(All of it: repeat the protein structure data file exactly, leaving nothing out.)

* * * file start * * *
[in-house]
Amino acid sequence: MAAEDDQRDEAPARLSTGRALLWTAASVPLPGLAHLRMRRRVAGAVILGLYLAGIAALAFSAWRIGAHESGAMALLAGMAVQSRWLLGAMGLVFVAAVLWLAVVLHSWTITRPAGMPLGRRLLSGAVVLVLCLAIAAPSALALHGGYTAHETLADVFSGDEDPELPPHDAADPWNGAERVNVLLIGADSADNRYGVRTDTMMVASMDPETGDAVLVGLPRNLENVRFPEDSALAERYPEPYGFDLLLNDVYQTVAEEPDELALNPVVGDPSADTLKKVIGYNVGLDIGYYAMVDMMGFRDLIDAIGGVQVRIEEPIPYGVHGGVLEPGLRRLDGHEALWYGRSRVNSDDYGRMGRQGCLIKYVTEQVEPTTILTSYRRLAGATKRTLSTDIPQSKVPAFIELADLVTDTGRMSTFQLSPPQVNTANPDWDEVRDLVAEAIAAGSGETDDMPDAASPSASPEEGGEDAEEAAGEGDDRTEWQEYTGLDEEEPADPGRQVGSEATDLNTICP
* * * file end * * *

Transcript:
[in-house]
Amino acid sequence: MAAEDDQRDEAPARLSTGRALLWTAASVPLPGLAHLRMRRRVAGAVILGLYLAGIAALAFSAWRIGAHESGAMALLAGMAVQSRWLLGAMGLVFVAAVLWLAVVLHSWTITRPAGMPLGRRLLSGAVVLVLCLAIAAPSALALHGGYTAHETLADVFSGDEDPELPPHDAADPWNGAERVNVLLIGADSADNRYGVRTDTMMVASMDPETGDAVLVGLPRNLENVRFPEDSALAERYPEPYGFDLLLNDVYQTVAEEPDELALNPVVGDPSADTLKKVIGYNVGLDIGYYAMVDMMGFRDLIDAIGGVQVRIEEPIPYGVHGGVLEPGLRRLDGHEALWYGRSRVNSDDYGRMGRQGCLIKYVTEQVEPTTILTSYRRLAGATKRTLSTDIPQSKVPAFIELADLVTDTGRMSTFQLSPPQVNTANPDWDEVRDLVAEAIAAGSGETDDMPDAASPSASPEEGGEDAEEAAGEGDDRTEWQEYTGLDEEEPADPGRQVGSEATDLNTICP